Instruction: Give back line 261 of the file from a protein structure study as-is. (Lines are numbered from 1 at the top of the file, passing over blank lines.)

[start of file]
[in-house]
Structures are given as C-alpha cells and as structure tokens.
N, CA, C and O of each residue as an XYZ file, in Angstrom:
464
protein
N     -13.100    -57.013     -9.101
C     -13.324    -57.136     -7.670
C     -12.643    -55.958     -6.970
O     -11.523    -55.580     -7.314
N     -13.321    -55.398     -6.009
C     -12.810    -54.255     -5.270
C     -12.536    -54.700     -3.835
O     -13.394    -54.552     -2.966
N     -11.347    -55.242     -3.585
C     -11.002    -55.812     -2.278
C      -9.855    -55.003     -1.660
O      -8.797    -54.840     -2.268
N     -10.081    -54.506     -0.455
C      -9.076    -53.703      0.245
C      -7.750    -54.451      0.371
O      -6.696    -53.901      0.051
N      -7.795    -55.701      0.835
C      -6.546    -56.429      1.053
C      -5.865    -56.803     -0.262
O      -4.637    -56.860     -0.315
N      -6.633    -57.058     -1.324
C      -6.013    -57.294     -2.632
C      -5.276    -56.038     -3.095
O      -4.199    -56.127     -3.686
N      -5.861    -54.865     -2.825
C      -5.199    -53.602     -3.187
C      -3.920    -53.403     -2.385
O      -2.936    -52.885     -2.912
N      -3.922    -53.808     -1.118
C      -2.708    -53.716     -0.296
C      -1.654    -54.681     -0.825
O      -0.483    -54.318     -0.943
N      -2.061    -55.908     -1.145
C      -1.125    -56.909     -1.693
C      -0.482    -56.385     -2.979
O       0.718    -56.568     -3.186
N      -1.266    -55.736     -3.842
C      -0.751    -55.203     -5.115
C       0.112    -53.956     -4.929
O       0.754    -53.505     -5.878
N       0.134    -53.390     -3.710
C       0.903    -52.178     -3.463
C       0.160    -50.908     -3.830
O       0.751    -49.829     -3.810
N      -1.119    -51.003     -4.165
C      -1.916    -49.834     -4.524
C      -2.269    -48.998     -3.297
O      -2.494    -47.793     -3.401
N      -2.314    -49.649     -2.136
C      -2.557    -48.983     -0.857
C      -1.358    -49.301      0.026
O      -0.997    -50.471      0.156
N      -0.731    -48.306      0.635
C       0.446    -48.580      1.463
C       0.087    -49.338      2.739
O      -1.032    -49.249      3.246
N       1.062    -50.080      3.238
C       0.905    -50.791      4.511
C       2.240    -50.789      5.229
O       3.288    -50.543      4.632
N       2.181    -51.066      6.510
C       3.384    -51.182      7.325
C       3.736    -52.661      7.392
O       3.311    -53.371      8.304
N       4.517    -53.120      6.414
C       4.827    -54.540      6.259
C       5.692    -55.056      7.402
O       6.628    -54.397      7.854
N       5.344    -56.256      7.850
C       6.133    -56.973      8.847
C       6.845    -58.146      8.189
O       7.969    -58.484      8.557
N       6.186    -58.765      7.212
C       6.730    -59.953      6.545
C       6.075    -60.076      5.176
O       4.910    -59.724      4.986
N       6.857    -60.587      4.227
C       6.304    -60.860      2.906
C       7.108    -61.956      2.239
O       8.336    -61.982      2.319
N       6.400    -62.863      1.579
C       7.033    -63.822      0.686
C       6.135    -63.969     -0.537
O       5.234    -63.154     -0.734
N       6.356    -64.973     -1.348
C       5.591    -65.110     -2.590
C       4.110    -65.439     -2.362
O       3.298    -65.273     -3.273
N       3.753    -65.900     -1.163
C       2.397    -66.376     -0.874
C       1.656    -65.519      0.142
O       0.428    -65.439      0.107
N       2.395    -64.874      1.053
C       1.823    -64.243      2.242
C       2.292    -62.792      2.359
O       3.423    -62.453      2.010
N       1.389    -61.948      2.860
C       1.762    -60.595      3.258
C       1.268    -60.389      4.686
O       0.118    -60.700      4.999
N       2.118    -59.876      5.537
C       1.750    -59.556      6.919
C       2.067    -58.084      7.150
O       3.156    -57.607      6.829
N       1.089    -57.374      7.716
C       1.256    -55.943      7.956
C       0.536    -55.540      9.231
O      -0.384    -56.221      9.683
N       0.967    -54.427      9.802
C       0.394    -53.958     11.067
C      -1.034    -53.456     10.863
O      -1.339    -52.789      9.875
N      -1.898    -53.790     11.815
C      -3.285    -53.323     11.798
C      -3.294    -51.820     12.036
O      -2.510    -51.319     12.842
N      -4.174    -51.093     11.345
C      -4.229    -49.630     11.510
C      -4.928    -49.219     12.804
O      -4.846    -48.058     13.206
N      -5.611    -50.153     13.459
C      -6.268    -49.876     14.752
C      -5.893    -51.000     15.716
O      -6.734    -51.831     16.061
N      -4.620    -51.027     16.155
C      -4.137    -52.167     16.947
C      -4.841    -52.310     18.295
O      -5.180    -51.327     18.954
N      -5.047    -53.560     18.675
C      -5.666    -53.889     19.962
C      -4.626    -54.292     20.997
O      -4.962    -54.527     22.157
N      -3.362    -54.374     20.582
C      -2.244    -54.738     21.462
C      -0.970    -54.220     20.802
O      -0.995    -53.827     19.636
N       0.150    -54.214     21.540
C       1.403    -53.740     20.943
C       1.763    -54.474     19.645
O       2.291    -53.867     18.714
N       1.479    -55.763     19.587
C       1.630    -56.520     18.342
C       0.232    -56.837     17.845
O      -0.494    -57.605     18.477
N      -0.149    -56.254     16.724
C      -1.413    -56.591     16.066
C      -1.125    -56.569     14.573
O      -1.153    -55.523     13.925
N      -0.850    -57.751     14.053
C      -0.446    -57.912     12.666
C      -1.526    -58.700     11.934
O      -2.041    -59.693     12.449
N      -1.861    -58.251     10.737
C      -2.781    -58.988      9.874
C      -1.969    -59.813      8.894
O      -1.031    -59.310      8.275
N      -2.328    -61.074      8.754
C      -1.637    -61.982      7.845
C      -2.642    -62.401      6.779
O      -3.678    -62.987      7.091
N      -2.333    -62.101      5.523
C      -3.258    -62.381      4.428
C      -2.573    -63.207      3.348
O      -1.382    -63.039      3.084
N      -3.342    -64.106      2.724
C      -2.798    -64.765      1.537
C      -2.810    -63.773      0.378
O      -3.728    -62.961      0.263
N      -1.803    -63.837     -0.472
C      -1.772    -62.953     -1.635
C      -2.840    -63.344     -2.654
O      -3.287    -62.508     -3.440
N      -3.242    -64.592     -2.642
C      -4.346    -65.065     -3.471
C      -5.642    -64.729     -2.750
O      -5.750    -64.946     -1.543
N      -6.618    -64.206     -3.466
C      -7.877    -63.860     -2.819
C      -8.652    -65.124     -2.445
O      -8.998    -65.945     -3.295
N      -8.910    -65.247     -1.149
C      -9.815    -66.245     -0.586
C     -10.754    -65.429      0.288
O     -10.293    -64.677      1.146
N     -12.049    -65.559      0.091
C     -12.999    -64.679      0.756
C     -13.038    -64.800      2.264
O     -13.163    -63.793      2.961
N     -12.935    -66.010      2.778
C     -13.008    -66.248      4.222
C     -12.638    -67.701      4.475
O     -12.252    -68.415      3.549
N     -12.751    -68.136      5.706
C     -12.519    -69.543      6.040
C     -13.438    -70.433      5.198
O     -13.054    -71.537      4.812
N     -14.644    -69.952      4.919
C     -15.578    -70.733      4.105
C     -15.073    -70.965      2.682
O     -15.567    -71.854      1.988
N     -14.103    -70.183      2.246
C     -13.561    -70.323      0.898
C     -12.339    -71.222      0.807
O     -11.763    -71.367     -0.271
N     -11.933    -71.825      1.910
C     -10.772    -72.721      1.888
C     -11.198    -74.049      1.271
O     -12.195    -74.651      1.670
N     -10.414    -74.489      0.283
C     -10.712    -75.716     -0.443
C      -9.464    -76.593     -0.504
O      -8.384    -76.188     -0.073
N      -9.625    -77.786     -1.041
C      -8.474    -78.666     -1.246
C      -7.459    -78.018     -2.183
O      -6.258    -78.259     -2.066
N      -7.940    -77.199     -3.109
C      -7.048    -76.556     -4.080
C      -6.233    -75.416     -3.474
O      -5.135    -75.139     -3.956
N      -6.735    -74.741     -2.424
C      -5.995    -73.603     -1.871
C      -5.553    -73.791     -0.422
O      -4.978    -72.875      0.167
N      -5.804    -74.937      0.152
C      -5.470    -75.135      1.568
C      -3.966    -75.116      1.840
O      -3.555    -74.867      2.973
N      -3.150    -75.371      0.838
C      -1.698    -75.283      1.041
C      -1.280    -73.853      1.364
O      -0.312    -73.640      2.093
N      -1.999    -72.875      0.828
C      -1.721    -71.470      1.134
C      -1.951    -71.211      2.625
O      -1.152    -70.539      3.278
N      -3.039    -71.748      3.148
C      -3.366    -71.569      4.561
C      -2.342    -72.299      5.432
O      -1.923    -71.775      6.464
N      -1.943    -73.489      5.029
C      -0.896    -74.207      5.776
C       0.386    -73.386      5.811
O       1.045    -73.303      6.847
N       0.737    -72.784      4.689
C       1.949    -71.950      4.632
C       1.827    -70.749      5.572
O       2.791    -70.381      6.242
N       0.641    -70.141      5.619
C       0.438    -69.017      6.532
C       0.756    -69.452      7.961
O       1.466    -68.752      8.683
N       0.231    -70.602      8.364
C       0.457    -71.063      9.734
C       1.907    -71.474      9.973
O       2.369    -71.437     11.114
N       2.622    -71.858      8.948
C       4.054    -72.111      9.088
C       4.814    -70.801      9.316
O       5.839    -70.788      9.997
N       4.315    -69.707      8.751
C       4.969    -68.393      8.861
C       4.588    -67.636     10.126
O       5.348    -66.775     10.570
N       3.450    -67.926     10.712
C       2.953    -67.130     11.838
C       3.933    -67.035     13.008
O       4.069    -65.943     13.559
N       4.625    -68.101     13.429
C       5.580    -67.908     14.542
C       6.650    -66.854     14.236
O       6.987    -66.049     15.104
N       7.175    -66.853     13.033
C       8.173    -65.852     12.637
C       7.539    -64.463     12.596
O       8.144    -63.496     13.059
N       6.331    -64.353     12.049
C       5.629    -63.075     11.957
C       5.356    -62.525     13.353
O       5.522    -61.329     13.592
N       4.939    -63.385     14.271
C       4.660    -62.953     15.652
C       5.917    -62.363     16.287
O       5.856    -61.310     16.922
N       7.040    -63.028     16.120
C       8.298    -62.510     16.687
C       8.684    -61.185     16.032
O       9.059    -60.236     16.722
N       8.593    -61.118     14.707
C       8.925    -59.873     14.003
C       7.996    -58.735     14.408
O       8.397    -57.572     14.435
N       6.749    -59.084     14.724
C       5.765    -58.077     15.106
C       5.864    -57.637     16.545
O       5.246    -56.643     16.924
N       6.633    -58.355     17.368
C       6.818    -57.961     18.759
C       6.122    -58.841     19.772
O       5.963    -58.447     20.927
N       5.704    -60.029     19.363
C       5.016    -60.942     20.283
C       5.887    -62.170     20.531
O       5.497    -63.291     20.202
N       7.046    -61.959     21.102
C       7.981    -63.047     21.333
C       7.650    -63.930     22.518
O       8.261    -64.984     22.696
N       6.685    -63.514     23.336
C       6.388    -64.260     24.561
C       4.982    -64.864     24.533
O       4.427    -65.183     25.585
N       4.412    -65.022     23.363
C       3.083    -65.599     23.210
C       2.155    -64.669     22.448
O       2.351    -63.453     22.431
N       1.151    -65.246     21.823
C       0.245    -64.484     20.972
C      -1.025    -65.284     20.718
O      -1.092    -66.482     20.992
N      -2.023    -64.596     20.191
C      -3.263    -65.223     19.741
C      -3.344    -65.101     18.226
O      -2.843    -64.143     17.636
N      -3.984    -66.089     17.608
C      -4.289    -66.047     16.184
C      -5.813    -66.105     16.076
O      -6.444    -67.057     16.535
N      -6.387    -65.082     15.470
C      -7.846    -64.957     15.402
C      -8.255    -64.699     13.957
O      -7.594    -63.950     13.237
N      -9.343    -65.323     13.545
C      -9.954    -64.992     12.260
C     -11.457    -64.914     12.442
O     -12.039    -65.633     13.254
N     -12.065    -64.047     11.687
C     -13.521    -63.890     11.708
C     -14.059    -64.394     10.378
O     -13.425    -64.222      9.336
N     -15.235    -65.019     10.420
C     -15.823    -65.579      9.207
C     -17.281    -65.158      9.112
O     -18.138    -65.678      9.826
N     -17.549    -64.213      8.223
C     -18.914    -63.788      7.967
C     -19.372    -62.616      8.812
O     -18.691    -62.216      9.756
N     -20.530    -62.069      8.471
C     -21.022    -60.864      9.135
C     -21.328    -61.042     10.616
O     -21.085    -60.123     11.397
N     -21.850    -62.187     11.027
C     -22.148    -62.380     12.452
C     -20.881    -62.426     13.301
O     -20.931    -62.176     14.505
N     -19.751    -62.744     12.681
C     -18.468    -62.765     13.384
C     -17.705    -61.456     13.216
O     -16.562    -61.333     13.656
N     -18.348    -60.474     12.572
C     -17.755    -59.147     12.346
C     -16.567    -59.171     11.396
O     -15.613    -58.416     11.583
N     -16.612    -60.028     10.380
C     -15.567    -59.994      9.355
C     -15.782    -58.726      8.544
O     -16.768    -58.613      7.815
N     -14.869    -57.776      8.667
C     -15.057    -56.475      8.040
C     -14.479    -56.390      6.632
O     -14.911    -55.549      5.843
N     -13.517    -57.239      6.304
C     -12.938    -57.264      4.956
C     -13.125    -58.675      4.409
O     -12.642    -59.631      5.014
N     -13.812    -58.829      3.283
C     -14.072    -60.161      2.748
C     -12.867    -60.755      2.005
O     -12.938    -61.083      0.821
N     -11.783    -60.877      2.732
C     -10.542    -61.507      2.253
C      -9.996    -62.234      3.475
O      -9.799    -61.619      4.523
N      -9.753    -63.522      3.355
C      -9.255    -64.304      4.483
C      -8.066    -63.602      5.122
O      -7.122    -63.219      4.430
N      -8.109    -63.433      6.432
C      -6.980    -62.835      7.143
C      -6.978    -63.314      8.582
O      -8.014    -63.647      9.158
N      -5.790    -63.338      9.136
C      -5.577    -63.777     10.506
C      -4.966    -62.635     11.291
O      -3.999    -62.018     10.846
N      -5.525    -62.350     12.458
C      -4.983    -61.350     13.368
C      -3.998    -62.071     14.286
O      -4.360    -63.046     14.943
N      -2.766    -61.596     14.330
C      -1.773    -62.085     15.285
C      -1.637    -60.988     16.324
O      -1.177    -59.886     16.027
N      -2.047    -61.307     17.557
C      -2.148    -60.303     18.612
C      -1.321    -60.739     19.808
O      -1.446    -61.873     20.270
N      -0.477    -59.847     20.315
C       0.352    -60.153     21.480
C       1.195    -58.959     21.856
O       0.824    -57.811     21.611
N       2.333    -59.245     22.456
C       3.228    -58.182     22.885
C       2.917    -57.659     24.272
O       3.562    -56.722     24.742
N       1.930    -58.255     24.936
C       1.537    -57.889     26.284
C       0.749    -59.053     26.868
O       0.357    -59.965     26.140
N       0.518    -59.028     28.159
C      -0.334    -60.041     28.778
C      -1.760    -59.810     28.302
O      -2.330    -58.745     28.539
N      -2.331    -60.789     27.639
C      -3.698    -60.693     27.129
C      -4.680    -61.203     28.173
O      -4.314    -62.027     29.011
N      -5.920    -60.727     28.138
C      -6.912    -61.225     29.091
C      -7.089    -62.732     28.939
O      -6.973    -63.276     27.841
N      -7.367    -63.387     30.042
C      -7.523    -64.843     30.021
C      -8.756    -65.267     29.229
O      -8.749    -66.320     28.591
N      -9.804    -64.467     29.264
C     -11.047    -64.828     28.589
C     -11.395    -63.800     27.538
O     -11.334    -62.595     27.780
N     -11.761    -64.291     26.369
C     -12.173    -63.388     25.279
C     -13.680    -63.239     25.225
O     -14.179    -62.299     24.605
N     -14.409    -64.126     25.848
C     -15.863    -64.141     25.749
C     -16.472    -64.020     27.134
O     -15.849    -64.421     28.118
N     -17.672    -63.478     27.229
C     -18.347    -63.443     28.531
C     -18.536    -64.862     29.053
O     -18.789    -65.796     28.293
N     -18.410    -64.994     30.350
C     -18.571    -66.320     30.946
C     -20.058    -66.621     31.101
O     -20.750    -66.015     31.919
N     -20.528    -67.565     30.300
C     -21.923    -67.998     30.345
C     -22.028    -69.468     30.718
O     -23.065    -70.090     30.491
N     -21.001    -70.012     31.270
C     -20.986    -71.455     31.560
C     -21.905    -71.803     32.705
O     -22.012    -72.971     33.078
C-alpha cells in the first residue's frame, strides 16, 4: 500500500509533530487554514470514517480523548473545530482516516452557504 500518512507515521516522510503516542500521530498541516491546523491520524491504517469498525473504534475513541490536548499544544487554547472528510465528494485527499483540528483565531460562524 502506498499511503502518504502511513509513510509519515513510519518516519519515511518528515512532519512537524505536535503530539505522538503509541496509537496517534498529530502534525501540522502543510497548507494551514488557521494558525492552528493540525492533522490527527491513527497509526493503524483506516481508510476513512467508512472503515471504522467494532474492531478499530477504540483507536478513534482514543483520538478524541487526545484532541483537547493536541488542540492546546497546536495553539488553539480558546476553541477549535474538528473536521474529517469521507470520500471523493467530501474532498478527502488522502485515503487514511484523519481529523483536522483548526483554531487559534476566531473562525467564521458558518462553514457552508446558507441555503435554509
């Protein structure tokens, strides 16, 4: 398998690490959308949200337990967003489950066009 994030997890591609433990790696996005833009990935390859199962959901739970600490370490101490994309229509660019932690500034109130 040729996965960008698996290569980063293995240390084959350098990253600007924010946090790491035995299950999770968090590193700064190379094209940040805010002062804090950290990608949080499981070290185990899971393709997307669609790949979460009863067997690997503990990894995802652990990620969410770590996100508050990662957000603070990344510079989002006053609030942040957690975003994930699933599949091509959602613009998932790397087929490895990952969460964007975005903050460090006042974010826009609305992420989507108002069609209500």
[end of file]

O       2.369    -71.437     11.114